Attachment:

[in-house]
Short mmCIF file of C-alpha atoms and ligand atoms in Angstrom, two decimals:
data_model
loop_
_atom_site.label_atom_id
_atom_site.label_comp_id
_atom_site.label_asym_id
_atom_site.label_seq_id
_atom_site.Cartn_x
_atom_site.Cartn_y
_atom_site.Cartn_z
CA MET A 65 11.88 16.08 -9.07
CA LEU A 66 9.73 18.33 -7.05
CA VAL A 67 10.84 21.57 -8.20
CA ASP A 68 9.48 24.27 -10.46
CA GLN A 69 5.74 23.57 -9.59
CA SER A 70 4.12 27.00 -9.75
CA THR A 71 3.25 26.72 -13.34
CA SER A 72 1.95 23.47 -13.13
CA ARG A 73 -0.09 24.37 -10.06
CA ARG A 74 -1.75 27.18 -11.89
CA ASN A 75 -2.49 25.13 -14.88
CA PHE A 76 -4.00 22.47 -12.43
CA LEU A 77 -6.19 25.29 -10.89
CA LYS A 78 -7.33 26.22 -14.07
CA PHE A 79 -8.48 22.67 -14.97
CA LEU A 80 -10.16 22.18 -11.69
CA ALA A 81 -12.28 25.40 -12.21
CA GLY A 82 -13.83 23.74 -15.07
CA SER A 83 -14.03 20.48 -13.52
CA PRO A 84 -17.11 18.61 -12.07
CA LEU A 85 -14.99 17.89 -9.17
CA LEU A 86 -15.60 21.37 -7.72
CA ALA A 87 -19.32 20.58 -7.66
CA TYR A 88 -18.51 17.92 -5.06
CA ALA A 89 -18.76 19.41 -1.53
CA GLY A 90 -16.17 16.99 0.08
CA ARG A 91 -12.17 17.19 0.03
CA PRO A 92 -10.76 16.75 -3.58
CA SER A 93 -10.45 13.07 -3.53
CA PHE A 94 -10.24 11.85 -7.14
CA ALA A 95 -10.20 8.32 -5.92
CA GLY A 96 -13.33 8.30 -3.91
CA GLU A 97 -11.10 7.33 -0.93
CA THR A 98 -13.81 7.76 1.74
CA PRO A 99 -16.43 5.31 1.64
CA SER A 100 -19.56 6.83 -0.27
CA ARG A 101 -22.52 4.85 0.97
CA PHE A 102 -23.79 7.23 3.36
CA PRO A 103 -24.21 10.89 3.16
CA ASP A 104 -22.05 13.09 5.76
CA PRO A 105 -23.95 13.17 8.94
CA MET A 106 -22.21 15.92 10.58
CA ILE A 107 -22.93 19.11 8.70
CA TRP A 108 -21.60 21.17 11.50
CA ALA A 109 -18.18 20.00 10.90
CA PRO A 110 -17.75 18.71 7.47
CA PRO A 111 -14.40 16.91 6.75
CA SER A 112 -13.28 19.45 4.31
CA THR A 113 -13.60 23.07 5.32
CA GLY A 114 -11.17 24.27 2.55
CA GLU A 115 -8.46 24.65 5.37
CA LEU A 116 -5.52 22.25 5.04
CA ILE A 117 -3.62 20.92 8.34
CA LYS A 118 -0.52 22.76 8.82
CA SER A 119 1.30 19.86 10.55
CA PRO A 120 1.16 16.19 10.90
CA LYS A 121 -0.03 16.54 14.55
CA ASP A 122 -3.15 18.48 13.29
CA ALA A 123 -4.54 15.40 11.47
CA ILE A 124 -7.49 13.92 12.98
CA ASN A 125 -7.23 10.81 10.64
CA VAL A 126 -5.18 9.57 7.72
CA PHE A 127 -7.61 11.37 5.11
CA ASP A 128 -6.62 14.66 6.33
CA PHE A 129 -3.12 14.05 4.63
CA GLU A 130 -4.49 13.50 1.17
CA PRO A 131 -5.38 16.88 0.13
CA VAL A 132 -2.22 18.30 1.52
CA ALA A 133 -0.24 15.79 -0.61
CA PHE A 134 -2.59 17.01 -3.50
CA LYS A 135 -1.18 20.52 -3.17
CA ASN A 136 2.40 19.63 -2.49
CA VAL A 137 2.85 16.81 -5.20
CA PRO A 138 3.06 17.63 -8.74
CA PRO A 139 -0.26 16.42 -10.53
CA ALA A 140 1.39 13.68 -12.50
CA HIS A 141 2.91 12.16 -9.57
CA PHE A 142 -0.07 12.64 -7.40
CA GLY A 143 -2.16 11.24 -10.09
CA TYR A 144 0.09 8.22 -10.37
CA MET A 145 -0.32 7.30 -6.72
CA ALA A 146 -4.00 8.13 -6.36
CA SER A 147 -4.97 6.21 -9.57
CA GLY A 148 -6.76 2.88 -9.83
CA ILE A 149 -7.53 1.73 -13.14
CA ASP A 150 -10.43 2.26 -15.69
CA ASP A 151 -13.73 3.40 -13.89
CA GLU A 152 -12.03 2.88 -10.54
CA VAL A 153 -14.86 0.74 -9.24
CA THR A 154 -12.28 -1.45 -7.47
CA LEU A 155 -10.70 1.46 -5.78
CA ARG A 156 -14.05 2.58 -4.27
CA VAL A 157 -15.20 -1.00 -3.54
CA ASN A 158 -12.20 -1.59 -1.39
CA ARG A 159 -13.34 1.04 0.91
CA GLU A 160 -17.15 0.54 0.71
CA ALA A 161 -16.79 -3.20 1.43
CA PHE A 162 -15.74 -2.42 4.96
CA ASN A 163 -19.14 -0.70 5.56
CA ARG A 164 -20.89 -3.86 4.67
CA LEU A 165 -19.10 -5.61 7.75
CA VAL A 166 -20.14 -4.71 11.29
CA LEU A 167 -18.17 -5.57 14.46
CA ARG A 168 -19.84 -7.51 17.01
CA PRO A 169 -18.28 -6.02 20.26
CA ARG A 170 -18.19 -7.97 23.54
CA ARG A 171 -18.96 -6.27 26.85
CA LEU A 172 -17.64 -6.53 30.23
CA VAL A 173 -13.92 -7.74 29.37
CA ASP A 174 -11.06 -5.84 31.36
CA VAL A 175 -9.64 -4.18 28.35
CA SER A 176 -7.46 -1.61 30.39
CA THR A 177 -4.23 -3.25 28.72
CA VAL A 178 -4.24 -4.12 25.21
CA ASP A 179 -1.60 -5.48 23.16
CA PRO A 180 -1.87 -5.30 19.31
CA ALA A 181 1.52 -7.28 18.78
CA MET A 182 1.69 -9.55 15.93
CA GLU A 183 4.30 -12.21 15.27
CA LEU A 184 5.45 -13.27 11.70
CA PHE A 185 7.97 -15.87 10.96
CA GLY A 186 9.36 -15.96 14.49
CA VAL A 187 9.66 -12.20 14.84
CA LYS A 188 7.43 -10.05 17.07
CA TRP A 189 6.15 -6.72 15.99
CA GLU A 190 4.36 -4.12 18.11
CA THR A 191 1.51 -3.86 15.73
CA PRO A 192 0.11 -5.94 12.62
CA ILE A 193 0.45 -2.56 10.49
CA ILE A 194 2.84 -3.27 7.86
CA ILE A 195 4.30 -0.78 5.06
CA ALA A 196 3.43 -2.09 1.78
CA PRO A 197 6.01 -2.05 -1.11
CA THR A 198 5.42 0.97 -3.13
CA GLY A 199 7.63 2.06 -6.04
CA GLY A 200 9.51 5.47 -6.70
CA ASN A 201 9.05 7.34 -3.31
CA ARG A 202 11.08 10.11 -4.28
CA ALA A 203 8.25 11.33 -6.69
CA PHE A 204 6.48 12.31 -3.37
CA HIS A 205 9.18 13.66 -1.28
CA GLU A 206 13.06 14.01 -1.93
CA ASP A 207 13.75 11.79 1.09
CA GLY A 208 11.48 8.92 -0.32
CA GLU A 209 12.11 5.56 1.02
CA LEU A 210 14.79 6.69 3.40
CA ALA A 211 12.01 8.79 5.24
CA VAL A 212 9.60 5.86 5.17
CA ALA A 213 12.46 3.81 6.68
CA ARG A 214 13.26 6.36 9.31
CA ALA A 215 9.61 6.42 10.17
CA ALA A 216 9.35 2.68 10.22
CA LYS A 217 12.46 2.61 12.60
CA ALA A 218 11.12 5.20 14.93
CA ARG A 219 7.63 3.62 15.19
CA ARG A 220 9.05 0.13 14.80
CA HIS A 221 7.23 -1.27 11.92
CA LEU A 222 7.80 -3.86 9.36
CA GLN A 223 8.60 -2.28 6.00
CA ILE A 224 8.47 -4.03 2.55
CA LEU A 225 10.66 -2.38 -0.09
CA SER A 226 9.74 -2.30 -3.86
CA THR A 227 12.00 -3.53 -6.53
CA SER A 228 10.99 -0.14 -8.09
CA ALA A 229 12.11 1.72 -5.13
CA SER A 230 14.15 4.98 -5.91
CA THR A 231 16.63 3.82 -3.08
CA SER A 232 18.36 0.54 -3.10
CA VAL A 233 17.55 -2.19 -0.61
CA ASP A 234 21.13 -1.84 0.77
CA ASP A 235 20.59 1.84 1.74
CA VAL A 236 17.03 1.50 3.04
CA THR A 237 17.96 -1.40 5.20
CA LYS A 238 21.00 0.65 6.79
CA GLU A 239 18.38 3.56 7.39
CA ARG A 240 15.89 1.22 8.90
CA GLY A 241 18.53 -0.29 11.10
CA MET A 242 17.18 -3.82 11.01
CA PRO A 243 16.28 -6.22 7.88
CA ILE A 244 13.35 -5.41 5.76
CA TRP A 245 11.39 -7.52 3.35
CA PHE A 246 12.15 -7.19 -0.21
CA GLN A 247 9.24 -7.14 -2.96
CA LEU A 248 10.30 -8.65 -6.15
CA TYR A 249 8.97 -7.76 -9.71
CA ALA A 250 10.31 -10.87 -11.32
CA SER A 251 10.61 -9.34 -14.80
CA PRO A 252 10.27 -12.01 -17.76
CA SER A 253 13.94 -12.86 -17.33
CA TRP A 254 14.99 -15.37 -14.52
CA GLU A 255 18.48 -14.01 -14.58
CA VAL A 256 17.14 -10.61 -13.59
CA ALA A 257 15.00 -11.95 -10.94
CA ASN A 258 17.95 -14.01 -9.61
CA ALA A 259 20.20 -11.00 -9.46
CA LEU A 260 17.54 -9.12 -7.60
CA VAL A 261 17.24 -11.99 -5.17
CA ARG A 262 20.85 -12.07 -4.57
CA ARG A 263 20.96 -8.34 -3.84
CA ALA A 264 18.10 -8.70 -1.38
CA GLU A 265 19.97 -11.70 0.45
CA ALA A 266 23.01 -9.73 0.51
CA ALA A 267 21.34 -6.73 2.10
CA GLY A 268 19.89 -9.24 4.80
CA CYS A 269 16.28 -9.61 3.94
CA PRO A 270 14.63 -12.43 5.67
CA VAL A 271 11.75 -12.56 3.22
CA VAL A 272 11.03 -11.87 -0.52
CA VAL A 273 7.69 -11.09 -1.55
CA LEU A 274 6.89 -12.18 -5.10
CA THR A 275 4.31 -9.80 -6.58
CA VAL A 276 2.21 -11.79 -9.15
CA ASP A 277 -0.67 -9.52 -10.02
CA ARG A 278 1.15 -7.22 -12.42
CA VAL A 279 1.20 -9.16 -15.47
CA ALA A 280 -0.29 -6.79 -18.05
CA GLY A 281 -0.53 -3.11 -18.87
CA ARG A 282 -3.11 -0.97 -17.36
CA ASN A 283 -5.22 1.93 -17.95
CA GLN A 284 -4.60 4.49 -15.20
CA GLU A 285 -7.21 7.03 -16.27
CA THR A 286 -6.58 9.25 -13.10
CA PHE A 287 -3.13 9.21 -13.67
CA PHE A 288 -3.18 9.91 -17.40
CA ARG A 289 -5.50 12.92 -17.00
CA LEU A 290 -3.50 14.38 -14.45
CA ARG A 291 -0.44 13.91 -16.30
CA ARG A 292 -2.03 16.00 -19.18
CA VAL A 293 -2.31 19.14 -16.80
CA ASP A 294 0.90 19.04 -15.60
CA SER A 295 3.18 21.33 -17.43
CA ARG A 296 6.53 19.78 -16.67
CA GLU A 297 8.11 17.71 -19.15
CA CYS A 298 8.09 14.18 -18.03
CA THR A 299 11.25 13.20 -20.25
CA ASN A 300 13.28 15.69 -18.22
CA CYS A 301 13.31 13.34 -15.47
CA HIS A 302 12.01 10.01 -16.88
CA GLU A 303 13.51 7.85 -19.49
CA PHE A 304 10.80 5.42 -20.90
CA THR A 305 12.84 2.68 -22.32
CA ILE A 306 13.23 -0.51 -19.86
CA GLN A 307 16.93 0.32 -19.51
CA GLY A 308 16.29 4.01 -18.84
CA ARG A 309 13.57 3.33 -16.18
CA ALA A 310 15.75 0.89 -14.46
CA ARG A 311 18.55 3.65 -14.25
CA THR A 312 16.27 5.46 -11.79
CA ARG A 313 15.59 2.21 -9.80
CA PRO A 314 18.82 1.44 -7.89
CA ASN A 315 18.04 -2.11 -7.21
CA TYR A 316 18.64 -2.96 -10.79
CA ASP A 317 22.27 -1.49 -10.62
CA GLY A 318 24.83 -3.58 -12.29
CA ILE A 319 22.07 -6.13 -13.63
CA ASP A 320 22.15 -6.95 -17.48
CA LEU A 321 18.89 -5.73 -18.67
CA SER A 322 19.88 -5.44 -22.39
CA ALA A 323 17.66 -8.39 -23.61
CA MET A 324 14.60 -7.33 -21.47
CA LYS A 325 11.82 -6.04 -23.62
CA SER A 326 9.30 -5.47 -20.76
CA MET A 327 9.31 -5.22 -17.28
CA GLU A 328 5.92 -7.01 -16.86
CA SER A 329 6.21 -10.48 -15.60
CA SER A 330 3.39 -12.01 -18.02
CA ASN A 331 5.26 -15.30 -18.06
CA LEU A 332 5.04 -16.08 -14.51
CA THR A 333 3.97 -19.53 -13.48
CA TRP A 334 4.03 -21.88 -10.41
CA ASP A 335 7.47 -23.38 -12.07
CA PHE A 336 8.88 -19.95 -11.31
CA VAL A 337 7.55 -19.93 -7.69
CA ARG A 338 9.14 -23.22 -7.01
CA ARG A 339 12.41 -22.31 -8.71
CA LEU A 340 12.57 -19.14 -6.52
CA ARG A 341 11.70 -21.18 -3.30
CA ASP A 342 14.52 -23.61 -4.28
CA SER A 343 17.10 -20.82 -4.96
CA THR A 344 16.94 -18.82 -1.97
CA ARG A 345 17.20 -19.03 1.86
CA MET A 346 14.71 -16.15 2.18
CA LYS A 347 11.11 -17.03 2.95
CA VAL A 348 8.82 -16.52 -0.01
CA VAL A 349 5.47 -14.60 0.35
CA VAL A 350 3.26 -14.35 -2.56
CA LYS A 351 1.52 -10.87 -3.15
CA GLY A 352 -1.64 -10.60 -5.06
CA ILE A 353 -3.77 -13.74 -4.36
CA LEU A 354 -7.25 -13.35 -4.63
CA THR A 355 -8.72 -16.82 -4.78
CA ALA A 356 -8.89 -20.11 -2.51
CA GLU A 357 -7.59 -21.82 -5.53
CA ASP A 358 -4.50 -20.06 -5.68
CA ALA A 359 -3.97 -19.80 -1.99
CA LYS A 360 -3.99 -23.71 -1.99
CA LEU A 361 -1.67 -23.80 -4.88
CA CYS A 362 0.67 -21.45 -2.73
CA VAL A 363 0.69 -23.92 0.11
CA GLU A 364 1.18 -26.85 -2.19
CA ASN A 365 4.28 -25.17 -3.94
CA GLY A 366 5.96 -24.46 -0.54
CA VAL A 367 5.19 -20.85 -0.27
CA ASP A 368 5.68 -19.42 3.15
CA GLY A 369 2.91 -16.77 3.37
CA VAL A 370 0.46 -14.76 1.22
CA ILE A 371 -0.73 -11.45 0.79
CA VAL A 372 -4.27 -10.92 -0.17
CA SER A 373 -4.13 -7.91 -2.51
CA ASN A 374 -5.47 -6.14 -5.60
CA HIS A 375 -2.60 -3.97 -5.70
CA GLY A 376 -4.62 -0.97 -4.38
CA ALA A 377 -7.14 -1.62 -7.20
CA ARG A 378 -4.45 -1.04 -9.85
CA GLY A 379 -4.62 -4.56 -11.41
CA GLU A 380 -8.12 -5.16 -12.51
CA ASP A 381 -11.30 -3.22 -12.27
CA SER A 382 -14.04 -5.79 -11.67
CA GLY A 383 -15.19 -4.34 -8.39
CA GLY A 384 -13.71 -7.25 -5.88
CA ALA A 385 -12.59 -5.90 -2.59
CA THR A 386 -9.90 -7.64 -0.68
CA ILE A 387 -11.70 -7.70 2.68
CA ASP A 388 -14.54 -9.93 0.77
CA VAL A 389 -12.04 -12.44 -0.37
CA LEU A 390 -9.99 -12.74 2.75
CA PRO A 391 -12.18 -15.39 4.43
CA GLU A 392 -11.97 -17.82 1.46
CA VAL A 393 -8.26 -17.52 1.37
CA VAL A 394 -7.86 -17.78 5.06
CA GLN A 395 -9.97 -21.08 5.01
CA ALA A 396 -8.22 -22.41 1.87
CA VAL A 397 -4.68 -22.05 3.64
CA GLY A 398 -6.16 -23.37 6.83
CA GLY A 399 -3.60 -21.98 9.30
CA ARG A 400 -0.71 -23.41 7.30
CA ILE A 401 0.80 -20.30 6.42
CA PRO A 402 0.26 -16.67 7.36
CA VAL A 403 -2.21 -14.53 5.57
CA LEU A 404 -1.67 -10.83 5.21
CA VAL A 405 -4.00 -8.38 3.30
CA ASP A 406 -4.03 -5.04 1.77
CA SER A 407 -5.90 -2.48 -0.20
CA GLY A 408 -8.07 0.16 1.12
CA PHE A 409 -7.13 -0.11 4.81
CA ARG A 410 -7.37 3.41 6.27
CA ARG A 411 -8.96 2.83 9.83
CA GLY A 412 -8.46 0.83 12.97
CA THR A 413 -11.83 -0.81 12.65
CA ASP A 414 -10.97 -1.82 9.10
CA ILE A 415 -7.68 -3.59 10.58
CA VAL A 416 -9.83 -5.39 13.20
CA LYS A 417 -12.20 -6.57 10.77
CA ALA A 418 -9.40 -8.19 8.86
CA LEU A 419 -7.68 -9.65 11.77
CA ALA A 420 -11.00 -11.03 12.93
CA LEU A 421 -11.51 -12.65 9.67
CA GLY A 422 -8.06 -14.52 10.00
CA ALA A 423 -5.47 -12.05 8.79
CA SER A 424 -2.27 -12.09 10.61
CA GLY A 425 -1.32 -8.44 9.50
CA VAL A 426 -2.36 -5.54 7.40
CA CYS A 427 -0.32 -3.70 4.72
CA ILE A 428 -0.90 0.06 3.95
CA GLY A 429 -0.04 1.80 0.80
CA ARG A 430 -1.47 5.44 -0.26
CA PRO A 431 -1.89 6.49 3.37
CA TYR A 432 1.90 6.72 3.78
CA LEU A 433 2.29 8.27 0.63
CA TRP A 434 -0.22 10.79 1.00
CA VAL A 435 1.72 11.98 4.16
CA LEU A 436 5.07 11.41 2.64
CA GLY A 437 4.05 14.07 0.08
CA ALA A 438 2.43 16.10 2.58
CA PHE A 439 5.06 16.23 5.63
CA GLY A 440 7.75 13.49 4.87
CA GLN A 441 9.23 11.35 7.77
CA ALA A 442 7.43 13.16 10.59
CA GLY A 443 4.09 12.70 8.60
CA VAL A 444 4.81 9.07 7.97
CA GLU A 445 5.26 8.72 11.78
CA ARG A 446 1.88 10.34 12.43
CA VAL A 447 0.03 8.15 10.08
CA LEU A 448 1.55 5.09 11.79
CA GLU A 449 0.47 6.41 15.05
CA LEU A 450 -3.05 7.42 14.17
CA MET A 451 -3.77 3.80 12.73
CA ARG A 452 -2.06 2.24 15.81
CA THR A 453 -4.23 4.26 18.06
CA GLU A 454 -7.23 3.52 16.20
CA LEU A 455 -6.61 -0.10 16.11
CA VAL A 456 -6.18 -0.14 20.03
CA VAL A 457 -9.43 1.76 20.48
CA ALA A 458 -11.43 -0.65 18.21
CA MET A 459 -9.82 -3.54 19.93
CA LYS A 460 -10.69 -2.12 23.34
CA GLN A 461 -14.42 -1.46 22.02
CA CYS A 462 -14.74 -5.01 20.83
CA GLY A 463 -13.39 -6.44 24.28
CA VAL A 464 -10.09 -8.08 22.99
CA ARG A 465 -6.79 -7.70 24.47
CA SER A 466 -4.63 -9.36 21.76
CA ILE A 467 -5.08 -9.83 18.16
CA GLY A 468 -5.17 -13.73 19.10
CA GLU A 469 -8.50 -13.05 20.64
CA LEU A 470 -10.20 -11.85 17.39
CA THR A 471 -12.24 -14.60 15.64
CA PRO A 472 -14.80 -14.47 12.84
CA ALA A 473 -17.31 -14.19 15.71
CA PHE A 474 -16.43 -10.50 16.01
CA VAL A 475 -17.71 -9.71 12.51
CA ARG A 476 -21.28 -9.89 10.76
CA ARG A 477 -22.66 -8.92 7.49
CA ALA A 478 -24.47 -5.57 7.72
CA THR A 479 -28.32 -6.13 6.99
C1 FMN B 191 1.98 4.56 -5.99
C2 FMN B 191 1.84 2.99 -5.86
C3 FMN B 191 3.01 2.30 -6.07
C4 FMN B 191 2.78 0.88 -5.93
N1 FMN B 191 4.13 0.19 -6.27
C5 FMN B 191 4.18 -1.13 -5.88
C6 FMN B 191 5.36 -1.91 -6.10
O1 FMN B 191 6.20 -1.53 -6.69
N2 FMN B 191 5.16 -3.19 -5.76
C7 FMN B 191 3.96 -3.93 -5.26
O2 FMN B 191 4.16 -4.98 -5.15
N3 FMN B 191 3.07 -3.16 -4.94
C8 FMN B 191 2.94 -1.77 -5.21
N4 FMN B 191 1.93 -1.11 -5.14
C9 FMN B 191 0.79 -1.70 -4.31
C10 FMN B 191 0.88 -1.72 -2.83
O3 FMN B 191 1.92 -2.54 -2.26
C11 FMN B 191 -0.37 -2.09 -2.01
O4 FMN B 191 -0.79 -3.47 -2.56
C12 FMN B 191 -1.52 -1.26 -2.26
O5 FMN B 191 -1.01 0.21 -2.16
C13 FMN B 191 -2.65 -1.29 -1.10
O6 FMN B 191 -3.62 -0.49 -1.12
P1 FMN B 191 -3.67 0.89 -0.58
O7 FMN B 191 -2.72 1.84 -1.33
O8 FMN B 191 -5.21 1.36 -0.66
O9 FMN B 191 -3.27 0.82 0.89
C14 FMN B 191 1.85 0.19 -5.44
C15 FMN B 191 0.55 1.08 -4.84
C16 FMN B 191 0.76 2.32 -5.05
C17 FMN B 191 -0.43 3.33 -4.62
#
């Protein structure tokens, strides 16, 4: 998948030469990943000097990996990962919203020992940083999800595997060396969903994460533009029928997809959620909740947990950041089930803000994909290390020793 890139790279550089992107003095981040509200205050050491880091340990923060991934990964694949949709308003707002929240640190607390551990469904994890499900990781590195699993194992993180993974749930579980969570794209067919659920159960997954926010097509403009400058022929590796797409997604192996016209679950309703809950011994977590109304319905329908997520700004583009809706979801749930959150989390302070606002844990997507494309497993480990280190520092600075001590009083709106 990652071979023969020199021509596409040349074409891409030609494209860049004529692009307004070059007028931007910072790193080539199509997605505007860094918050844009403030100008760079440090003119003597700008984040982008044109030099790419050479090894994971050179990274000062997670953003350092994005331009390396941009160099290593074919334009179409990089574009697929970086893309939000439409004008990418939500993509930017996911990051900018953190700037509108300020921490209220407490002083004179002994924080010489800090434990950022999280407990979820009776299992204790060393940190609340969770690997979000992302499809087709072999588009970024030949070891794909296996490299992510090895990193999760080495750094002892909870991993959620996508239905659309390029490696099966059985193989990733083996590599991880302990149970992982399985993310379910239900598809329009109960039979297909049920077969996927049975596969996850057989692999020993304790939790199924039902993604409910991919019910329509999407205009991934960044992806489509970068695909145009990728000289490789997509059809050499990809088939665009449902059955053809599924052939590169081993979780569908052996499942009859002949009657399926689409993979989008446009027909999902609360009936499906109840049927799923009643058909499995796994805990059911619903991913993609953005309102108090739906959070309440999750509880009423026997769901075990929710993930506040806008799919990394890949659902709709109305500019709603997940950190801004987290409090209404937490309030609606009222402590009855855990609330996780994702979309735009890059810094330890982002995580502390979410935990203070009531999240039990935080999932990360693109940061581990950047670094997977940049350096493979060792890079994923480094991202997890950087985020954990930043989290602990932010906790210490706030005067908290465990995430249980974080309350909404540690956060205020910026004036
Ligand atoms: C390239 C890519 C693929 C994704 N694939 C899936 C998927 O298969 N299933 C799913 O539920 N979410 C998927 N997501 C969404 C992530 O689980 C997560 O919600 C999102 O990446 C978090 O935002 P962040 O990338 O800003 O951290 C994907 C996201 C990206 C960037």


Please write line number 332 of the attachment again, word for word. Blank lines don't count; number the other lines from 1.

CA ALA A 385 -12.59 -5.90 -2.59